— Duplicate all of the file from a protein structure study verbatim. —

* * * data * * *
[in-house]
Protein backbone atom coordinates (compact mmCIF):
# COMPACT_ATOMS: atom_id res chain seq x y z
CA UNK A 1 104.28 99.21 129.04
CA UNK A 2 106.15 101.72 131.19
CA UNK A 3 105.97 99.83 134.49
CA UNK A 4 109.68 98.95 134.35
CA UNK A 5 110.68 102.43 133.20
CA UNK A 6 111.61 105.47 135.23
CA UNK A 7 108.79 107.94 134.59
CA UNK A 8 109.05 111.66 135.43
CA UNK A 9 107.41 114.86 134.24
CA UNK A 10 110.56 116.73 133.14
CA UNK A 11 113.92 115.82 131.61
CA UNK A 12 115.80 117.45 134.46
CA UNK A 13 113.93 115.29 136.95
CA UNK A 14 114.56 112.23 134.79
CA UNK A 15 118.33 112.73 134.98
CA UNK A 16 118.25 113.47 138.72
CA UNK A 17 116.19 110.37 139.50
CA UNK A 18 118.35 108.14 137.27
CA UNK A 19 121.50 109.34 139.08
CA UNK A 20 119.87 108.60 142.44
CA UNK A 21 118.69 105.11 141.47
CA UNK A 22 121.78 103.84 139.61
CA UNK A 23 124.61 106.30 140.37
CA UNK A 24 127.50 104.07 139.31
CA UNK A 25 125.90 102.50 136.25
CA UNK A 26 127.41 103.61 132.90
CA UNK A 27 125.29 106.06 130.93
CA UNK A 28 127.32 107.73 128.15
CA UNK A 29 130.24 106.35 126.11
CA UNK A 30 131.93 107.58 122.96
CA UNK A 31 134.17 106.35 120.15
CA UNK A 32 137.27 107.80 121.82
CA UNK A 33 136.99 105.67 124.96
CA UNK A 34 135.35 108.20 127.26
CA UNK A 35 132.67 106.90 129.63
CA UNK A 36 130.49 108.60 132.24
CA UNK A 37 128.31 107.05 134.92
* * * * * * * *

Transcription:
[in-house]
Protein backbone atom coordinates (compact mmCIF):
# COMPACT_ATOMS: atom_id res chain seq x y z
CA UNK A 1 104.28 99.21 129.04
CA UNK A 2 106.15 101.72 131.19
CA UNK A 3 105.97 99.83 134.49
CA UNK A 4 109.68 98.95 134.35
CA UNK A 5 110.68 102.43 133.20
CA UNK A 6 111.61 105.47 135.23
CA UNK A 7 108.79 107.94 134.59
CA UNK A 8 109.05 111.66 135.43
CA UNK A 9 107.41 114.86 134.24
CA UNK A 10 110.56 116.73 133.14
CA UNK A 11 113.92 115.82 131.61
CA UNK A 12 115.80 117.45 134.46
CA UNK A 13 113.93 115.29 136.95
CA UNK A 14 114.56 112.23 134.79
CA UNK A 15 118.33 112.73 134.98
CA UNK A 16 118.25 113.47 138.72
CA UNK A 17 116.19 110.37 139.50
CA UNK A 18 118.35 108.14 137.27
CA UNK A 19 121.50 109.34 139.08
CA UNK A 20 119.87 108.60 142.44
CA UNK A 21 118.69 105.11 141.47
CA UNK A 22 121.78 103.84 139.61
CA UNK A 23 124.61 106.30 140.37
CA UNK A 24 127.50 104.07 139.31
CA UNK A 25 125.90 102.50 136.25
CA UNK A 26 127.41 103.61 132.90
CA UNK A 27 125.29 106.06 130.93
CA UNK A 28 127.32 107.73 128.15
CA UNK A 29 130.24 106.35 126.11
CA UNK A 30 131.93 107.58 122.96
CA UNK A 31 134.17 106.35 120.15
CA UNK A 32 137.27 107.80 121.82
CA UNK A 33 136.99 105.67 124.96
CA UNK A 34 135.35 108.20 127.26
CA UNK A 35 132.67 106.90 129.63
CA UNK A 36 130.49 108.60 132.24
CA UNK A 37 128.31 107.05 134.92